Design Research in face of current challenges to Knowledge

As our conference call goes out, here is my statement:

The recent and growing ransomware virus trend has been raising the levels of concern for the safety, integrity and accessibility of our information; in one second, the wrong click may wipe out our personal digital heritage once and for all. Yet even more concerning may be the ways in which it has managed to wreak havoc on certain public infrastructures and private core companies: on the May 2017 cyberattack, the UK National Health Service was forced to revert to manual prescription among the infochaos, just as Portuguese emergency services reverted to radio communication as a preventative measure.

This sequence of events may be regarded as a manifestation of a broader set of challenges we face nowadays; on one hand, it exposes an ironic frailty at the core of the hyper-complex state of technology we have developed and subscribed to as an unquestionable paradigm. On the other hand, and equally as ironically, it sets a reversion into analogue, even manual procedures, that reveal themselves ultimately more reliable in times of crisis. So much for deterministic progress, then: Brave New World ends up in a black box, and the black box is bursting at the seams, and the black box is encrypted. Now, shall we wait until AI has woven itself effectively into our bodies and we have fully delegated our cognitive and vital functions? In this ever-more-likely scenario, a hacking might just turn out to be the last one.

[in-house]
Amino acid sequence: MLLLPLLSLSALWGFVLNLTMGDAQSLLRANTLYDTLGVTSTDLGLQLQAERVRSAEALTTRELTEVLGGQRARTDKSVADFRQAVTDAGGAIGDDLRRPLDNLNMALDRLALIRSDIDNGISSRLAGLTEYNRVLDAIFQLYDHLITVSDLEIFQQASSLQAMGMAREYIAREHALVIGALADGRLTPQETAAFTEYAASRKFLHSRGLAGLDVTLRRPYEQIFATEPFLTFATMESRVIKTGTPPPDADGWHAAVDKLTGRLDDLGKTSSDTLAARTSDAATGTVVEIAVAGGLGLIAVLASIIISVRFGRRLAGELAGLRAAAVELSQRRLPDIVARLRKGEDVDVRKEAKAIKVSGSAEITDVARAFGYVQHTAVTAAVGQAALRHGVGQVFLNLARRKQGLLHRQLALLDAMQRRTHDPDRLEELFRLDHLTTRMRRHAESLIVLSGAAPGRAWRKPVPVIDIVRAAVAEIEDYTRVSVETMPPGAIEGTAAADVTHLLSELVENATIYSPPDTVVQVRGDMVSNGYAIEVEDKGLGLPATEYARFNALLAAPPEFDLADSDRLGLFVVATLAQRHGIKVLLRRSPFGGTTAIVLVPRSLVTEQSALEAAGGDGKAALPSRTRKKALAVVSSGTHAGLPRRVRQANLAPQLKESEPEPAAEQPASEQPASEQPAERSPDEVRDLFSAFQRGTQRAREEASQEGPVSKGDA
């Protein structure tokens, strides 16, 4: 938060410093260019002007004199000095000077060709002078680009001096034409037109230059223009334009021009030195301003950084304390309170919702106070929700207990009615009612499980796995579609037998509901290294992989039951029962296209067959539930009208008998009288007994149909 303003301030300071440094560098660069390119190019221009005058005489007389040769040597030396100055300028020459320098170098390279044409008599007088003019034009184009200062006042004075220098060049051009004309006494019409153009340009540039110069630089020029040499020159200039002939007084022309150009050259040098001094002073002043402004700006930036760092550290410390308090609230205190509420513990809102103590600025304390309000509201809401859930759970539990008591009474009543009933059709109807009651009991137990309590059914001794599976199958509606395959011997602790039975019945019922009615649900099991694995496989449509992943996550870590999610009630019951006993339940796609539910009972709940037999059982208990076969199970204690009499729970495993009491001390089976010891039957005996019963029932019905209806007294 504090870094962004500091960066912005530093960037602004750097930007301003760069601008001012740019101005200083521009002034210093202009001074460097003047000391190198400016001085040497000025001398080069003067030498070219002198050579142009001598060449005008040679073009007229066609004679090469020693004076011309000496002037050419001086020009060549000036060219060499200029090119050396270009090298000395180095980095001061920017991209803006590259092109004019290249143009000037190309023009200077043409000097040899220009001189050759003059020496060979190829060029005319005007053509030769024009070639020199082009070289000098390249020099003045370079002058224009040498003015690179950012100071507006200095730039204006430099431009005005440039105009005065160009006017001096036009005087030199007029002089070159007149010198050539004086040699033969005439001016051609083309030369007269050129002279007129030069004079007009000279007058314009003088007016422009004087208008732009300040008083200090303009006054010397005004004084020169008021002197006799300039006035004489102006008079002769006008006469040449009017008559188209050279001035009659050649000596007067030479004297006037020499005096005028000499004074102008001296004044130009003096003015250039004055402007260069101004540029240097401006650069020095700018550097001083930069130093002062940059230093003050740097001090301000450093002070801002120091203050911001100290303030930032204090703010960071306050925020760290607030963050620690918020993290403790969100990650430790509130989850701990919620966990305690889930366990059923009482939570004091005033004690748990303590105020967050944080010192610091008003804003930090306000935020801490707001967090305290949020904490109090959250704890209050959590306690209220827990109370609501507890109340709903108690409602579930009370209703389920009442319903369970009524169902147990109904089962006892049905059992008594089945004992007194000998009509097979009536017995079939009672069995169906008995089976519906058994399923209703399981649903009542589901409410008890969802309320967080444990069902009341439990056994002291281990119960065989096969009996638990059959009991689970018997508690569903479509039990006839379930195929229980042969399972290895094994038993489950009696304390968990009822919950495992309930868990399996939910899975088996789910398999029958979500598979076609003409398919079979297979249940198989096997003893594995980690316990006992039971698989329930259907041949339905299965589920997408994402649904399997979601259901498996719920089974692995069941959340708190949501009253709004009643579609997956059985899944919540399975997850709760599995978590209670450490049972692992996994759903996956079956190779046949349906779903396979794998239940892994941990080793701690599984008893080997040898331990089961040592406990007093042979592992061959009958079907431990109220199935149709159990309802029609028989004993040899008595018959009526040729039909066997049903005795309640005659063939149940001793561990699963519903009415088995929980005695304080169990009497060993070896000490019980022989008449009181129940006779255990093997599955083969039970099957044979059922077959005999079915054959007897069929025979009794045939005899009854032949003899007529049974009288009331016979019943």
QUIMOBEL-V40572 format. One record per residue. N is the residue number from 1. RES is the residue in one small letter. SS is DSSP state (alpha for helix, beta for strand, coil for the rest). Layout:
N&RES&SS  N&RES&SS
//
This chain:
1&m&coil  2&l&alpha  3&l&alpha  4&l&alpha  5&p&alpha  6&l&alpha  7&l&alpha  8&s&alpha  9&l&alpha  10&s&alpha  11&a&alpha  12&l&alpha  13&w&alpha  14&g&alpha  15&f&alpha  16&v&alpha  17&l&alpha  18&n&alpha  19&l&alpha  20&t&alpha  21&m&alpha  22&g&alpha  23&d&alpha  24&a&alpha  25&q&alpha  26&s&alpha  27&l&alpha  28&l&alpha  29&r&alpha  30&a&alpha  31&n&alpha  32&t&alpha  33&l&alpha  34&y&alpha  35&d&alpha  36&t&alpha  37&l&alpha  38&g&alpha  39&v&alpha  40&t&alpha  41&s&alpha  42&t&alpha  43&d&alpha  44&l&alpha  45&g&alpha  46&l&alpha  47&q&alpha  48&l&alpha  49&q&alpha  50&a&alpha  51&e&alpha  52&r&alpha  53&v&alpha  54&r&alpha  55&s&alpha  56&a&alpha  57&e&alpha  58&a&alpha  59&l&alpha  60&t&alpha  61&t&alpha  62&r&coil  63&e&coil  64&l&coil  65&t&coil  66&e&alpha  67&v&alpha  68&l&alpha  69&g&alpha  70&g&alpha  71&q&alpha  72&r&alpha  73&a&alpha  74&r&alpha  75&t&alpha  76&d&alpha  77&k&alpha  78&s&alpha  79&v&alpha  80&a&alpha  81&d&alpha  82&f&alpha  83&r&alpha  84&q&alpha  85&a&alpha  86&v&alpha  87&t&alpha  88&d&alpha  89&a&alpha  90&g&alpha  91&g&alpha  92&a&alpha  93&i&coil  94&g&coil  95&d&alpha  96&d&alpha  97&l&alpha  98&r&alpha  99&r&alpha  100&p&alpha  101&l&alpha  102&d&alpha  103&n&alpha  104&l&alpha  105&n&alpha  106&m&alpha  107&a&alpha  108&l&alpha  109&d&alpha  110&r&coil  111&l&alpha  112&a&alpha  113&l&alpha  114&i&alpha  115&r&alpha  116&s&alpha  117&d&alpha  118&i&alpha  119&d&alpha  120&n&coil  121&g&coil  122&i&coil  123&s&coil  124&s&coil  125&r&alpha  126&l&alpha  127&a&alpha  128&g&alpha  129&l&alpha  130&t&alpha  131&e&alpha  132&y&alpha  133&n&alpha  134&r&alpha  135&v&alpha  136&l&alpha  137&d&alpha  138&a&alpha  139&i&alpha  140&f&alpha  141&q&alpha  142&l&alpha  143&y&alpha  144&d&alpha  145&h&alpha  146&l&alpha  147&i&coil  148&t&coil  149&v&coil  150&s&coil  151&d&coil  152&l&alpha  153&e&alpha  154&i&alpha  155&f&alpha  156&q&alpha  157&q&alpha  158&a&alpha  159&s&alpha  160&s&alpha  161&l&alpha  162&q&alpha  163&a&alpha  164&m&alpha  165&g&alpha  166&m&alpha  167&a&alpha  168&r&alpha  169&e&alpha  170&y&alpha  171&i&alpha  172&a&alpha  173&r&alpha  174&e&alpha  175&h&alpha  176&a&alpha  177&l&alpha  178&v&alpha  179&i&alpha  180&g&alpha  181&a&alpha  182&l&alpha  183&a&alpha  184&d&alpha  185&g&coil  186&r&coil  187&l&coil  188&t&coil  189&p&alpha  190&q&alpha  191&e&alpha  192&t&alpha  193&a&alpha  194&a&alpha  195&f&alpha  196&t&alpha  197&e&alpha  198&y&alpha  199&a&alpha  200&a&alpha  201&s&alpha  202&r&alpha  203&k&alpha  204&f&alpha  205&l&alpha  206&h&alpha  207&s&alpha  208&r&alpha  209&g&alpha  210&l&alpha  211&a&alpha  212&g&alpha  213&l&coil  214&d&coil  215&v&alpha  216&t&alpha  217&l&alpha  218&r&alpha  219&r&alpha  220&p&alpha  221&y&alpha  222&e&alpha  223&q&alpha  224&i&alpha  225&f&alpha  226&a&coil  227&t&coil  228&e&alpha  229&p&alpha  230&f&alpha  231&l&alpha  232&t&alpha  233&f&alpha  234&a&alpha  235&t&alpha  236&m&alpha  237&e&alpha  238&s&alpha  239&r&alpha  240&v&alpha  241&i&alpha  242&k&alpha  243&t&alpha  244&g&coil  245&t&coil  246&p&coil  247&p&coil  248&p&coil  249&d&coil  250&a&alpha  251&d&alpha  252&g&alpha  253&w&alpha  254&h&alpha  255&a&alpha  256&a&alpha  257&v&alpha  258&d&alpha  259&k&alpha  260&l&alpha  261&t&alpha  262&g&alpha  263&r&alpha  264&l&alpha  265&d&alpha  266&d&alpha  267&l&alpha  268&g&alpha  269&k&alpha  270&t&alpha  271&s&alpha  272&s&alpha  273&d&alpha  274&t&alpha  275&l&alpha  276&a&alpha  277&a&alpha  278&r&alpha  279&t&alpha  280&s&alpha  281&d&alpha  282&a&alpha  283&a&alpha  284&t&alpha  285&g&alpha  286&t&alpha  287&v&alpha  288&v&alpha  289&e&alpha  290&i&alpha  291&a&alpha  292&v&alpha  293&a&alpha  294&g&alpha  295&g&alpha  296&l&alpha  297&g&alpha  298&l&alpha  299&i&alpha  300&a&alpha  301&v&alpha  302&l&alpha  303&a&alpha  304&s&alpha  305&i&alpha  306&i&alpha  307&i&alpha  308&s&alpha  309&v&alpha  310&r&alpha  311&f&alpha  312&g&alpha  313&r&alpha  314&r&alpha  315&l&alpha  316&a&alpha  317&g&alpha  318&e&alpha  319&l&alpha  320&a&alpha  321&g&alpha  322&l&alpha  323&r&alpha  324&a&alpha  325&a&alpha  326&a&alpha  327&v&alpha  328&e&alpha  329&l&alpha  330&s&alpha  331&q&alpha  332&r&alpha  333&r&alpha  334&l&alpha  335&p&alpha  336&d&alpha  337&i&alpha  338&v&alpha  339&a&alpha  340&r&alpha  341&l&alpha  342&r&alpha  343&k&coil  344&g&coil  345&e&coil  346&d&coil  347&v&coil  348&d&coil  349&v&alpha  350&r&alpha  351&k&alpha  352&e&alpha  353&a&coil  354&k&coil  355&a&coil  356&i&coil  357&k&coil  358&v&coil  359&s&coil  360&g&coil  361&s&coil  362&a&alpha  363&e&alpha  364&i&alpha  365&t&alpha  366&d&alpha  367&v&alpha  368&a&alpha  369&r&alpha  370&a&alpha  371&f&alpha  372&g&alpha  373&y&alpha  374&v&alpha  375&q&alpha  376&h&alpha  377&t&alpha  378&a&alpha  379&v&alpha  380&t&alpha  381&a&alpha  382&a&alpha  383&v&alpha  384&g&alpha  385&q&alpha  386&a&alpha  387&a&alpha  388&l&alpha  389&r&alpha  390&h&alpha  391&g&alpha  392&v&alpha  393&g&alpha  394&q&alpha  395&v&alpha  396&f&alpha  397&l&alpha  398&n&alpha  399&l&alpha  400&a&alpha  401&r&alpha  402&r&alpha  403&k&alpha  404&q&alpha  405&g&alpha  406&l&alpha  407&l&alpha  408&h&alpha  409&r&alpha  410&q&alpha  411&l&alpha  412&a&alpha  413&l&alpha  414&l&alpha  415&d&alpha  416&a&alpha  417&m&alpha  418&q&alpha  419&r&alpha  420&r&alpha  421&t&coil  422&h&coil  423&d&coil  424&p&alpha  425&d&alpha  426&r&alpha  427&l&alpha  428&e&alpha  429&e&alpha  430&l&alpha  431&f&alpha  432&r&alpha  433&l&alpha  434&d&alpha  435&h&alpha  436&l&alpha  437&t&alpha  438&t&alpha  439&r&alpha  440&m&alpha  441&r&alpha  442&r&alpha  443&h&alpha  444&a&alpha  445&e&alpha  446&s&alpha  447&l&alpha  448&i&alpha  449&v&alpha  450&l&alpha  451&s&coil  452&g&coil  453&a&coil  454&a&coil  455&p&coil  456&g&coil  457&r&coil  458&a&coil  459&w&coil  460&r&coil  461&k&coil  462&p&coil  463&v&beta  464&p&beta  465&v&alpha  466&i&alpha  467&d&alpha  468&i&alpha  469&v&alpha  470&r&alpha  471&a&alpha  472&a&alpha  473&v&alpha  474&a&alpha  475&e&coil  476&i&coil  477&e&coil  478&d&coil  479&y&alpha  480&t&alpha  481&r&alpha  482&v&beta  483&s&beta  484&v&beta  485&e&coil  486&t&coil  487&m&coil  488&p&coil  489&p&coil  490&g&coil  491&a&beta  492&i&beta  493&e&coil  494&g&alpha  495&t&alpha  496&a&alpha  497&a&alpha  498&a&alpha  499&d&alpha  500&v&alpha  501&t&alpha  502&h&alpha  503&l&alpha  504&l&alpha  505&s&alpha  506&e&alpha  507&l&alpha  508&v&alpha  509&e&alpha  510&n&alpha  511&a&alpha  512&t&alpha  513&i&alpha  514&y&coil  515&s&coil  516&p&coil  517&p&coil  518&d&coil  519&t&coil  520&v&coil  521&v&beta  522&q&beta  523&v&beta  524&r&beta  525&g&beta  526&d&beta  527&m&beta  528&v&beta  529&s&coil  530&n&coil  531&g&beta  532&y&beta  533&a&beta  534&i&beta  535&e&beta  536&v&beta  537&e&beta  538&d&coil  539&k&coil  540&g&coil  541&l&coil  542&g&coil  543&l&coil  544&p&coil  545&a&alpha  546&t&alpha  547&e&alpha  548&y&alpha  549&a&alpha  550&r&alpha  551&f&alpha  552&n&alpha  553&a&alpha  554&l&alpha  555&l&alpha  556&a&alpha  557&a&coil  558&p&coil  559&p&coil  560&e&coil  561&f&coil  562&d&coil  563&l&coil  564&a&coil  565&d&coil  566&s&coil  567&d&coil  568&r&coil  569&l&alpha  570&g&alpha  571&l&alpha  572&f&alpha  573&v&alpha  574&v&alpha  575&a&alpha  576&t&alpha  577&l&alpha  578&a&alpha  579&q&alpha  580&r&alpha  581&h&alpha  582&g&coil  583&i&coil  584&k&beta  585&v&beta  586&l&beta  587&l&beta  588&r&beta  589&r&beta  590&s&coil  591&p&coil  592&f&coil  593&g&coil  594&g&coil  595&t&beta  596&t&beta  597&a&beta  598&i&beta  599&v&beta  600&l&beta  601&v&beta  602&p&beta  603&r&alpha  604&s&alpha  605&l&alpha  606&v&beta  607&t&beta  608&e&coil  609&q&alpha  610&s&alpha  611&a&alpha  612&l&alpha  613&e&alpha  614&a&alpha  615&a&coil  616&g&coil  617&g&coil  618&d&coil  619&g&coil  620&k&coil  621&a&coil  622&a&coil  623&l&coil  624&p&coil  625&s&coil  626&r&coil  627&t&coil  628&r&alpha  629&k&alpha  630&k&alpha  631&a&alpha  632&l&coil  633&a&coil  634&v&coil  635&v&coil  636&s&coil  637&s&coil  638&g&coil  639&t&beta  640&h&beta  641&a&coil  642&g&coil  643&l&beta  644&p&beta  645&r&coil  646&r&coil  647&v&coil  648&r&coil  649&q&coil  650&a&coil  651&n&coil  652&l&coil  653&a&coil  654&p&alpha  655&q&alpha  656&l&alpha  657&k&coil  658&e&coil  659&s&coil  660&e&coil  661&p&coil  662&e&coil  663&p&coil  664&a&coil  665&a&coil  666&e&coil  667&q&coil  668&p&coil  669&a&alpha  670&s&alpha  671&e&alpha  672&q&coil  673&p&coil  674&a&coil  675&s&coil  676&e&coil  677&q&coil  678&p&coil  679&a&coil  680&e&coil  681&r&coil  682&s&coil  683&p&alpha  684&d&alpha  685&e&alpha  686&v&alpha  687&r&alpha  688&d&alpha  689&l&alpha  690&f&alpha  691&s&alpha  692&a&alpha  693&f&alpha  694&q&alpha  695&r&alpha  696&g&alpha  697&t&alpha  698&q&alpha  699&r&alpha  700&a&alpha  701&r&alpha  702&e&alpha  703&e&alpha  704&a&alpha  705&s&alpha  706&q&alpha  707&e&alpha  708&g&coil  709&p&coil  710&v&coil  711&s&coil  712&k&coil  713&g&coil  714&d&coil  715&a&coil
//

The ransomware trend may also be regarded as a metaphor: for the ways scientific knowledge is often far from openly accessible for the purpose of scientific advancement – and equally a metaphor for the ways in which science seems to be increasingly becoming hostage to agendas, be it financial, political or other. Recent echoes from the US Government voicing its willingness to veto impartial research pertaining to climate change (and elsewhere to withdraw the funding of bodies and projects whose findings do not align themselves with political agendas) are deeply concerning signs when it comes to the continued maintenance and nurturing of the sacred principle of scientific impartiality.

Agenda-driven Science is, one may argue, in line with the broader phenomenon of fake news: ultimately unreliable, but more dangerously, ultimately capable of rendering impartial knowledge and information unreliable by association, as one and the other become increasingly harder to tell apart. And this happens in part through an ever-increasing access to ever more powerful design tools. Again, the irony: design sophistication has flattened the authoritative formation (and formality) of content. In a sense, all is noise already; the question is, is this syndrome reversible?